Ensuring the health and safety of youth athletes is a top priority. According to the American Academy of Pediatrics, presence of certified athletic trainers (ATs) can decrease injury rates and help identify injuries that do occur in school or other youth sports programs. In 2014, the NFL Foundation, the National Athletic Trainers’ Association (NATA), and the Professional Football Athletic Trainers’ Society (PFATS) began a partnership to increase the presence of ATs in high schools nationwide. The NFL Foundation, NFL clubs and NATA have committed more than $1 million to place ATs in under-served high schools in NFL markets. In 2015, 16 NFL clubs participated in the grant program, working with local high schools to support schools and community youth sports programs. Specifically, the Jacksonville Jaguars awarded a grant to the Jacksonville Sports Medicine Program which will serve the needs within the Duval County Public Schools through a special collaborative program called Project 17.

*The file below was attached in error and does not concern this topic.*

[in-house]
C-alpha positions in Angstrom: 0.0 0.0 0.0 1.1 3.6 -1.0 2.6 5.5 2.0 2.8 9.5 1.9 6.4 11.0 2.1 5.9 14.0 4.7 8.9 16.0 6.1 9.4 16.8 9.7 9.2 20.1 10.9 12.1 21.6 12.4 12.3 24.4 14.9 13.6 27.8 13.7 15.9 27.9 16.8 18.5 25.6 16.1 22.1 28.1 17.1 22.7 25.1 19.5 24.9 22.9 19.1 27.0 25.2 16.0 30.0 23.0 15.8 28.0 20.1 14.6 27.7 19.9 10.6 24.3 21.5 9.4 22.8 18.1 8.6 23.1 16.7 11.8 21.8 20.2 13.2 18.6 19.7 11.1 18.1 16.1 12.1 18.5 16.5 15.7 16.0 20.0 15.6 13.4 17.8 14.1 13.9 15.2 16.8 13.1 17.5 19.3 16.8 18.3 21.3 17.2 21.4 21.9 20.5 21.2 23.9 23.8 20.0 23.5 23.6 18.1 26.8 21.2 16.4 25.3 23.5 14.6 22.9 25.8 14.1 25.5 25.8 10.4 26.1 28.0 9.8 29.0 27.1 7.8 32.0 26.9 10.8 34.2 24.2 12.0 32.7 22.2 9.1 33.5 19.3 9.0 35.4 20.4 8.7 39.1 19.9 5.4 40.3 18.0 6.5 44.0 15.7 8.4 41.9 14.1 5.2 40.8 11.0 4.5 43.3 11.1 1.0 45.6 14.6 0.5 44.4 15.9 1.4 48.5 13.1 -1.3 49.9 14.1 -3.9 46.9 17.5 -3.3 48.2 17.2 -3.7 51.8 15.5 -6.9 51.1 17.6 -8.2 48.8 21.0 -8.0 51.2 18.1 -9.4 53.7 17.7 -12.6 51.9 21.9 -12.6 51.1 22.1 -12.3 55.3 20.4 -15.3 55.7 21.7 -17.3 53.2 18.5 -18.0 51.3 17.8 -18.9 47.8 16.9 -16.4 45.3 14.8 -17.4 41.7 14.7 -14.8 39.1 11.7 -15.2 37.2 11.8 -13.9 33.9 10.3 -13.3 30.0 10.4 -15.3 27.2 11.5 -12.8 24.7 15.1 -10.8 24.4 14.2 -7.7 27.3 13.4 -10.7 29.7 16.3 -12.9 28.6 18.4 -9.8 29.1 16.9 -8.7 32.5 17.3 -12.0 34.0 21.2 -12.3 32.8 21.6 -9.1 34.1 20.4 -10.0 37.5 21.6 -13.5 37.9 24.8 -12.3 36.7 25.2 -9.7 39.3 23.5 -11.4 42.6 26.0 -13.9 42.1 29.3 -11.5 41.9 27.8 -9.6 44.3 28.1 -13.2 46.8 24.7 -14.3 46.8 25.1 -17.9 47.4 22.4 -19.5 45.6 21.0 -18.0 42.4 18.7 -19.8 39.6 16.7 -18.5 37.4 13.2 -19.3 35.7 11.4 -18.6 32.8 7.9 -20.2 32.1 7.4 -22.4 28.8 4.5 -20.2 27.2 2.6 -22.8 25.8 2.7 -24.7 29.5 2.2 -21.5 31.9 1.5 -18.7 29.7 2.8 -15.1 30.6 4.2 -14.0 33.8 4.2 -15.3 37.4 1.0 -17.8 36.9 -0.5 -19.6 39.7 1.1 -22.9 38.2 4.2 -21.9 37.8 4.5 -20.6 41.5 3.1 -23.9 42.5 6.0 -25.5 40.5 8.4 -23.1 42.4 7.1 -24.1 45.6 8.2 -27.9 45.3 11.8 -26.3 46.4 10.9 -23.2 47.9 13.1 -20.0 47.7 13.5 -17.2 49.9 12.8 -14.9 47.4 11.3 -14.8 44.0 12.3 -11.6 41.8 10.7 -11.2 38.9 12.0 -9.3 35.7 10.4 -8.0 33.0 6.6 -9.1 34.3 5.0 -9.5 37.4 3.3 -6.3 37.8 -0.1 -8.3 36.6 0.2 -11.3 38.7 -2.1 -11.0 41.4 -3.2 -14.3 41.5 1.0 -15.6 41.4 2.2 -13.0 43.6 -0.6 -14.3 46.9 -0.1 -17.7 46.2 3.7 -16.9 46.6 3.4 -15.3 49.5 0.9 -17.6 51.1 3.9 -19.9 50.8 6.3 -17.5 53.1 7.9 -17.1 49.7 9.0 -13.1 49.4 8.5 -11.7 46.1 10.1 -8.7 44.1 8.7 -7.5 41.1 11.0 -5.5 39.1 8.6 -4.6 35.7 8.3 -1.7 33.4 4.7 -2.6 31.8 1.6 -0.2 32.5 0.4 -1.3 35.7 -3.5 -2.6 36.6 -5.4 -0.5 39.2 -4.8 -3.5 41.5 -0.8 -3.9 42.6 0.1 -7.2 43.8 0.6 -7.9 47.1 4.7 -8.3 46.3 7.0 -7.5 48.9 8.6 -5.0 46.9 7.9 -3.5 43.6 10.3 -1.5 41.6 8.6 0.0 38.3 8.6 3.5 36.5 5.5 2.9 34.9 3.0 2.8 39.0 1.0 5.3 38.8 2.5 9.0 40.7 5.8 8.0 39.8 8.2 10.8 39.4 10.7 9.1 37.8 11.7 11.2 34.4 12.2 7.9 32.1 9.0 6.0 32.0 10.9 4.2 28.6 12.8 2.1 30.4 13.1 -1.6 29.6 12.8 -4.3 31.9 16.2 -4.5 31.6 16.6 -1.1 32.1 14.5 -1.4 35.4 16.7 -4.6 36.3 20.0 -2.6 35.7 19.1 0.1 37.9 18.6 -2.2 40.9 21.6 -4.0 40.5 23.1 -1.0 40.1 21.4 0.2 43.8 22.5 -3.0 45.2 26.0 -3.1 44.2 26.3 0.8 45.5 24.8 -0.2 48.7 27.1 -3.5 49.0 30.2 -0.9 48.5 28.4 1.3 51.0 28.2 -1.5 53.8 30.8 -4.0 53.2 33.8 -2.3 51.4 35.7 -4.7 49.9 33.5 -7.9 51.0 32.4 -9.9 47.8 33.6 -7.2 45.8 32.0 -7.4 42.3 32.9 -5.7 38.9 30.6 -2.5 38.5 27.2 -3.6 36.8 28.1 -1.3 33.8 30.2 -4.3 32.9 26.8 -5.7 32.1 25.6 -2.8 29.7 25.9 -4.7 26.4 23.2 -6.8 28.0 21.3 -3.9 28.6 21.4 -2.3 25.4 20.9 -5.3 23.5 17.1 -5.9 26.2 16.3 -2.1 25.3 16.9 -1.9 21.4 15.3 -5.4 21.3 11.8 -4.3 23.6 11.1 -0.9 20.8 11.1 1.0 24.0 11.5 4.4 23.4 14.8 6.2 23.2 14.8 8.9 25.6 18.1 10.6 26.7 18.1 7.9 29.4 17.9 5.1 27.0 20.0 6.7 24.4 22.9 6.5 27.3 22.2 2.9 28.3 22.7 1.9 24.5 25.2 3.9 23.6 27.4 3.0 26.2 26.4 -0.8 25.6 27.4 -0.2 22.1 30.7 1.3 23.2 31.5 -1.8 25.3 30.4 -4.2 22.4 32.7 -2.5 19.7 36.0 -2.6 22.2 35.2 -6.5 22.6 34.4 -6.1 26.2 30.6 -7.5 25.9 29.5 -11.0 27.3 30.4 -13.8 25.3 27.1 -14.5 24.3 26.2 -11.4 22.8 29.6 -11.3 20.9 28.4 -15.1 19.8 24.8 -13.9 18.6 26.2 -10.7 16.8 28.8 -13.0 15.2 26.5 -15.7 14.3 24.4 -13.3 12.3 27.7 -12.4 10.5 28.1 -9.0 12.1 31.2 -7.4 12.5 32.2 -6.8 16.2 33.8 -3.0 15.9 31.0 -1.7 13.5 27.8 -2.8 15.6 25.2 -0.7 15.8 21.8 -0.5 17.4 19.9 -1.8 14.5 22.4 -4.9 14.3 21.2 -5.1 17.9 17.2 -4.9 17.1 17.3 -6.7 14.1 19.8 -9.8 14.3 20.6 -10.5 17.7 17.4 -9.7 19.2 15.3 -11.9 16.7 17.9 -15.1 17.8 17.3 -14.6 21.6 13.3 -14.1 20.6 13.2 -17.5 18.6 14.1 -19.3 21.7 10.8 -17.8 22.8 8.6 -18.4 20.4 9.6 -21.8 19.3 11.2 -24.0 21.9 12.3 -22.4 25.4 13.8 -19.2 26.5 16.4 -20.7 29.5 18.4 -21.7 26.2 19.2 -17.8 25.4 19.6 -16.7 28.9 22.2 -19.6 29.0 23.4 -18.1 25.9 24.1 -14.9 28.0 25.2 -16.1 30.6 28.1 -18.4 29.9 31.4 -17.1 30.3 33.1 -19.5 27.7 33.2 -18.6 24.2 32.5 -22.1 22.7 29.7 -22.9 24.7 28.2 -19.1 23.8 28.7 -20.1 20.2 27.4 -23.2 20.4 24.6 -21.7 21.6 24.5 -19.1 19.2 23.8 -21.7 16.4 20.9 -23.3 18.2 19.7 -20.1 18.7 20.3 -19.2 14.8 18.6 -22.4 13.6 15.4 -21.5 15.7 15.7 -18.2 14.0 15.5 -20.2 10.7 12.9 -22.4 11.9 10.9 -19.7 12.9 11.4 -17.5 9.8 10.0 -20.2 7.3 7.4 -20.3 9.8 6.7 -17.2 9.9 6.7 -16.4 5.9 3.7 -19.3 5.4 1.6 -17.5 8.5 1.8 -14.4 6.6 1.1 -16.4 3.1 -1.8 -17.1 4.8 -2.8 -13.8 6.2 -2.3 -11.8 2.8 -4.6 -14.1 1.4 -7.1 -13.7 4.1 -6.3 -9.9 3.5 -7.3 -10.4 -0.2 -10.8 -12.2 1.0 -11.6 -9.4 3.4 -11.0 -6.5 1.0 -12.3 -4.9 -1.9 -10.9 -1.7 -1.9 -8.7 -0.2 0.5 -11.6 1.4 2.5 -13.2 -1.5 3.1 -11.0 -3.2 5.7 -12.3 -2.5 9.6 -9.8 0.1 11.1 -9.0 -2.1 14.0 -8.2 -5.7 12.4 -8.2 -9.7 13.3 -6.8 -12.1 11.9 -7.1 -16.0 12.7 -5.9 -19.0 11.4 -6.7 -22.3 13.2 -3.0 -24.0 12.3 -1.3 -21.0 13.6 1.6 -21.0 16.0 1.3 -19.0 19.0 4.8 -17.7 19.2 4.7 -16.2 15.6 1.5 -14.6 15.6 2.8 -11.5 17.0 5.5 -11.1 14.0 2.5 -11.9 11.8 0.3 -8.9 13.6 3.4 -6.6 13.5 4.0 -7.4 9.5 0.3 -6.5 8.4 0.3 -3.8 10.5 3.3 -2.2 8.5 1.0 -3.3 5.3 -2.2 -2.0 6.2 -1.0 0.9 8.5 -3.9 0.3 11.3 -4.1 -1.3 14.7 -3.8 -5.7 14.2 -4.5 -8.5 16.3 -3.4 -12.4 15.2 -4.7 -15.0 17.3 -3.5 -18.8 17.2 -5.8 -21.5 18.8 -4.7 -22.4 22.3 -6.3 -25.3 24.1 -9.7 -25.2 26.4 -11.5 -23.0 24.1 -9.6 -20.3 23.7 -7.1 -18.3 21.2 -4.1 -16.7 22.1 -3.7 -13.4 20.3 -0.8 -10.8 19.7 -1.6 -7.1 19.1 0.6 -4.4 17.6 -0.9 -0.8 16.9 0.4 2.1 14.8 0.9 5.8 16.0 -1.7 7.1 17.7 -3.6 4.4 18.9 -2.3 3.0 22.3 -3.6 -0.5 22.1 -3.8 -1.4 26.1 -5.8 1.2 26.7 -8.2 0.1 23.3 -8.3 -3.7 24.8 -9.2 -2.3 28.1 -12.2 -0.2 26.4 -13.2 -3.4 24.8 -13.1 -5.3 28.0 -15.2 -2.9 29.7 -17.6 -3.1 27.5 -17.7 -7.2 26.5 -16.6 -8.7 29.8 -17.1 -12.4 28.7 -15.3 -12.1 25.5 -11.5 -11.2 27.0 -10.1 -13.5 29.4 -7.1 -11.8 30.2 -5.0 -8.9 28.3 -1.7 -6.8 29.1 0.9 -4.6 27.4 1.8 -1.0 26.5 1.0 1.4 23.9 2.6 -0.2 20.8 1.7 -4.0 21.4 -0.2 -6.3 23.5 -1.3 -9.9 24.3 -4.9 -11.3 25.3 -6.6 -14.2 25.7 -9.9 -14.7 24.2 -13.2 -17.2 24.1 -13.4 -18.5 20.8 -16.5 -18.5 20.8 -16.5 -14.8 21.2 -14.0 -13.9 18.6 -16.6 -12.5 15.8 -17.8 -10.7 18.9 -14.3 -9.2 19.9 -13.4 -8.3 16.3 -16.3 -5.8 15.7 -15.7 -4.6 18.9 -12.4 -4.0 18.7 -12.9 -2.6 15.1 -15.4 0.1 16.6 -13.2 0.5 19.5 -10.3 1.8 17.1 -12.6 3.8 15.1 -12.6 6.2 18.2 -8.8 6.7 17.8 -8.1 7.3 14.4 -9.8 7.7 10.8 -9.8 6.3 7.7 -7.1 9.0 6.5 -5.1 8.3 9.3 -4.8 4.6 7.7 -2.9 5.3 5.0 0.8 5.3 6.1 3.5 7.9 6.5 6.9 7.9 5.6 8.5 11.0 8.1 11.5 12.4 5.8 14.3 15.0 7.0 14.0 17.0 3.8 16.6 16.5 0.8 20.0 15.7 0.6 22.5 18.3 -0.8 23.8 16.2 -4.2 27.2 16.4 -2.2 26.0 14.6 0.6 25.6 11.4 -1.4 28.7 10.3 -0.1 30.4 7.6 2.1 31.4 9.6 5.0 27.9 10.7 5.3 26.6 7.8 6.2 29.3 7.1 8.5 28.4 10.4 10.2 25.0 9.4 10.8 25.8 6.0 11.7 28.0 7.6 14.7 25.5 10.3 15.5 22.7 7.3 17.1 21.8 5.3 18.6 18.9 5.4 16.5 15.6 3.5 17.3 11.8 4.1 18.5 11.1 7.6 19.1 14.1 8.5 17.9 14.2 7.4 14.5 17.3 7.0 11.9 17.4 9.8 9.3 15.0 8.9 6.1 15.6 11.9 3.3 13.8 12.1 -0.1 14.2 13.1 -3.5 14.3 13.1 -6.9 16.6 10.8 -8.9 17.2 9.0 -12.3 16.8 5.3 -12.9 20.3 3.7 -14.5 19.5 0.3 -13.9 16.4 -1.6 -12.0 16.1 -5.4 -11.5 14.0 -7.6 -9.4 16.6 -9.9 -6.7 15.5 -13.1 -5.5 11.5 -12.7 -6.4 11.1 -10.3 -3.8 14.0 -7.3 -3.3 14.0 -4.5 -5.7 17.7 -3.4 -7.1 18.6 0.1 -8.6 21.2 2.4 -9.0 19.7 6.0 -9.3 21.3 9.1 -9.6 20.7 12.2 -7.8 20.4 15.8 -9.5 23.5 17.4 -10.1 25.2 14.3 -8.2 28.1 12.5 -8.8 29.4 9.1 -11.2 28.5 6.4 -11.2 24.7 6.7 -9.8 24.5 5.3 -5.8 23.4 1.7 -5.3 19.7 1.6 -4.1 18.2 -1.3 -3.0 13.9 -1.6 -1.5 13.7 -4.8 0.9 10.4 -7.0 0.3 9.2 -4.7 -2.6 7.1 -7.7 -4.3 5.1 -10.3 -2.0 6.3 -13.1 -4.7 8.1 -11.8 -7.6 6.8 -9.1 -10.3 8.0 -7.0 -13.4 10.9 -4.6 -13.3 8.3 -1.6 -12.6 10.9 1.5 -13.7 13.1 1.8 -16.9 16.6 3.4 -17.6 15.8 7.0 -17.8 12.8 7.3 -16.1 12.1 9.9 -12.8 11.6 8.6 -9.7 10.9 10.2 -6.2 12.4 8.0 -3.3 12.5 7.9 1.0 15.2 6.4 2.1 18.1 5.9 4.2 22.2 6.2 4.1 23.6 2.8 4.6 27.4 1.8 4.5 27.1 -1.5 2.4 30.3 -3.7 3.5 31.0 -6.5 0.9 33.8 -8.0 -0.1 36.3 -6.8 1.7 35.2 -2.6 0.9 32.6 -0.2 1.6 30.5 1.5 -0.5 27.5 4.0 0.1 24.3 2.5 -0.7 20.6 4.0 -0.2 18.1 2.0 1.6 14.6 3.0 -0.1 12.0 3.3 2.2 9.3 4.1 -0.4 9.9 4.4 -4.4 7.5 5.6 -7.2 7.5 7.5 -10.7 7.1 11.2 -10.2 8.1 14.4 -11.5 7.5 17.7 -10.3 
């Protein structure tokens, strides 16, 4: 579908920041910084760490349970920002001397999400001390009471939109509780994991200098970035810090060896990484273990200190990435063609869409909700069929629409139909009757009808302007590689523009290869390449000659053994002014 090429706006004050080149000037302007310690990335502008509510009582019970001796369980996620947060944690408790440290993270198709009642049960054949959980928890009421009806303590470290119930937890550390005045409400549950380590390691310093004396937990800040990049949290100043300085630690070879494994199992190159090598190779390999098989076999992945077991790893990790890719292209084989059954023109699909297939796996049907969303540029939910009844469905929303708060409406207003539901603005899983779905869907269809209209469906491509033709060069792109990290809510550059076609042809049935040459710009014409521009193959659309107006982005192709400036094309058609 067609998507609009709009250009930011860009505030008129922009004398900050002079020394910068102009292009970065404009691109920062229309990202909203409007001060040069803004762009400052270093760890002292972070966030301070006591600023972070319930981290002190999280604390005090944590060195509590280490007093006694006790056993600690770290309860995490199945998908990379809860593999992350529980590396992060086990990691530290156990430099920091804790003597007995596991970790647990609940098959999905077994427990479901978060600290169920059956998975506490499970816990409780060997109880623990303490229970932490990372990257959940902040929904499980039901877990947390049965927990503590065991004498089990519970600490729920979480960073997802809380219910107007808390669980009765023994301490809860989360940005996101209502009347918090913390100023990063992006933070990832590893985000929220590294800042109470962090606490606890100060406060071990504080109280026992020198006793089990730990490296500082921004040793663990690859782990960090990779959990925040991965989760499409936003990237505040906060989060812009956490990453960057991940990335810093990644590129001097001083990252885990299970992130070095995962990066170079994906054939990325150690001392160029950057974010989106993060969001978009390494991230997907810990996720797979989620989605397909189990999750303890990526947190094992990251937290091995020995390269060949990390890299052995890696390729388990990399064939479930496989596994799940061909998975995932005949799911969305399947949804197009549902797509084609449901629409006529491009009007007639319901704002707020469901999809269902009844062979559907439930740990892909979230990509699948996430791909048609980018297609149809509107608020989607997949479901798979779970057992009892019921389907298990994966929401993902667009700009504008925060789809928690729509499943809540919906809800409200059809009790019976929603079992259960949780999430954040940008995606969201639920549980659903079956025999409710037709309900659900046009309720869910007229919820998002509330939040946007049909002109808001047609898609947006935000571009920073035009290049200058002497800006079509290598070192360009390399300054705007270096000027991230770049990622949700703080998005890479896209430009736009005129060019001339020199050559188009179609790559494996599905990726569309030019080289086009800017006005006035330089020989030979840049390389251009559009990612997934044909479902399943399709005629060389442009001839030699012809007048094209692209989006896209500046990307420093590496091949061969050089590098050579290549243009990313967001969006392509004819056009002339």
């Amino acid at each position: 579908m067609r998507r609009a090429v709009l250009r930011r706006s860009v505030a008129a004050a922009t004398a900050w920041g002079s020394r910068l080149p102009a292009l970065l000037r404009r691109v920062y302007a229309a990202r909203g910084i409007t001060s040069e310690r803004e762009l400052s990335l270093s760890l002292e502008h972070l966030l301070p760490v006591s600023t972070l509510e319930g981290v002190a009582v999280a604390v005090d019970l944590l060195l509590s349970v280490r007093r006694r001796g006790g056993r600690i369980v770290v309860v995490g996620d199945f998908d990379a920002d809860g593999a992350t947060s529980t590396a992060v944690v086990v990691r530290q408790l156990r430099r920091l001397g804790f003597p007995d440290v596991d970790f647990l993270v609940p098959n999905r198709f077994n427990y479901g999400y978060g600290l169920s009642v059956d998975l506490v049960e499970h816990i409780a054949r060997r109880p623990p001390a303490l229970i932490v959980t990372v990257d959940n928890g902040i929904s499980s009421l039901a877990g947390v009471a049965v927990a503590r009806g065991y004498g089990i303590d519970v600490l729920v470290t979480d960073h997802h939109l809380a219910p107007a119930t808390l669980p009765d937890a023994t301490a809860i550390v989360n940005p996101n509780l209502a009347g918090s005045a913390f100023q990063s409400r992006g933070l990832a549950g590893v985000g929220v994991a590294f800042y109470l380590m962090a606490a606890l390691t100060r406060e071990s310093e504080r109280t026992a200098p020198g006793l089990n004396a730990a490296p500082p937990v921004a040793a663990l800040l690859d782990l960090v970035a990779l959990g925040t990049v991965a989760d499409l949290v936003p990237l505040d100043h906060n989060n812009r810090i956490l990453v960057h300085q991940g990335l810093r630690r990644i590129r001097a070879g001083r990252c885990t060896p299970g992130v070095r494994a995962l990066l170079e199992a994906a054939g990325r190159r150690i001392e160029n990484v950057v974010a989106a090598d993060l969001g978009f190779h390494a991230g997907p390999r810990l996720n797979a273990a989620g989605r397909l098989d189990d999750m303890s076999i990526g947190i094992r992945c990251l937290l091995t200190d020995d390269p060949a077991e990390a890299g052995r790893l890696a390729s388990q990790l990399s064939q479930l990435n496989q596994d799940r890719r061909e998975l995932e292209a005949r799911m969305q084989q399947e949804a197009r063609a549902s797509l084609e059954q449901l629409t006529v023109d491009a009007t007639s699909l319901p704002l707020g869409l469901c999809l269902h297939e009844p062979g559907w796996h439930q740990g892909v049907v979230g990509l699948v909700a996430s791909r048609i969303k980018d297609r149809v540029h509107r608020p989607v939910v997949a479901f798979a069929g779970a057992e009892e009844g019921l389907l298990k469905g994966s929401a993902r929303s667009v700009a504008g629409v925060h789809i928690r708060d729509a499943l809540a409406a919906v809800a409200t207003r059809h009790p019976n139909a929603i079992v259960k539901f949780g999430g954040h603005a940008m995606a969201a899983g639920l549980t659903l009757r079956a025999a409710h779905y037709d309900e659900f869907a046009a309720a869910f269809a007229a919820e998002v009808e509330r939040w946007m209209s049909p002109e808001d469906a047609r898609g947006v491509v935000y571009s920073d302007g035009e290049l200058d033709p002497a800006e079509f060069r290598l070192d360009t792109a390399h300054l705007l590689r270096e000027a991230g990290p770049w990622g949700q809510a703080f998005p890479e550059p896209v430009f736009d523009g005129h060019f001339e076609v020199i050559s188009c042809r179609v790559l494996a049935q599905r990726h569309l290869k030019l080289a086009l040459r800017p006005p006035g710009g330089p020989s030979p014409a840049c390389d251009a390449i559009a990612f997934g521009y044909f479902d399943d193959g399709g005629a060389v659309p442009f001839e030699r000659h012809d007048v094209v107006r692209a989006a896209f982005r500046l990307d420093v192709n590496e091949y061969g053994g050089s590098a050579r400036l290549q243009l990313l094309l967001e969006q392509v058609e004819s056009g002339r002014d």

Collaboration between Jacksonville Jaguars, National Football League, Jacksonville University and the Jacksonville Sports Medicine Program to place certified athletic trainers in 17 Duval County high schools by 2020 Program backed by grants from Jaguars, NFL and JU.
Jacksonville, FL, July 30, 2015 – The Jacksonville Jaguars, the National Football League (NFL), Jacksonville University (JU) and the Jacksonville Sports Medicine Program (JSMP) have come together to provide the funding and training needed to place full-time certified athletic trainers in 17 Duval County public high schools by 2020. The effort will create a comprehensive athletic training program in the local public school system to support youth sports injury prevention and care.
“This is a collaborative project of multiple community agencies working together for the common goal of increasing safety in our public school athletic programs,” said Robert Sefcik, ATC, LAT, executive director of the JSMP. “The partnership was created to assist the schools in funding a comprehensive athletic training program that will begin as an internship model, with the intent to become a graduate assistantship program through Jacksonville University; that will culminate in the creation of 17 full-time positions within the Duval County Public Schools in the next five years.”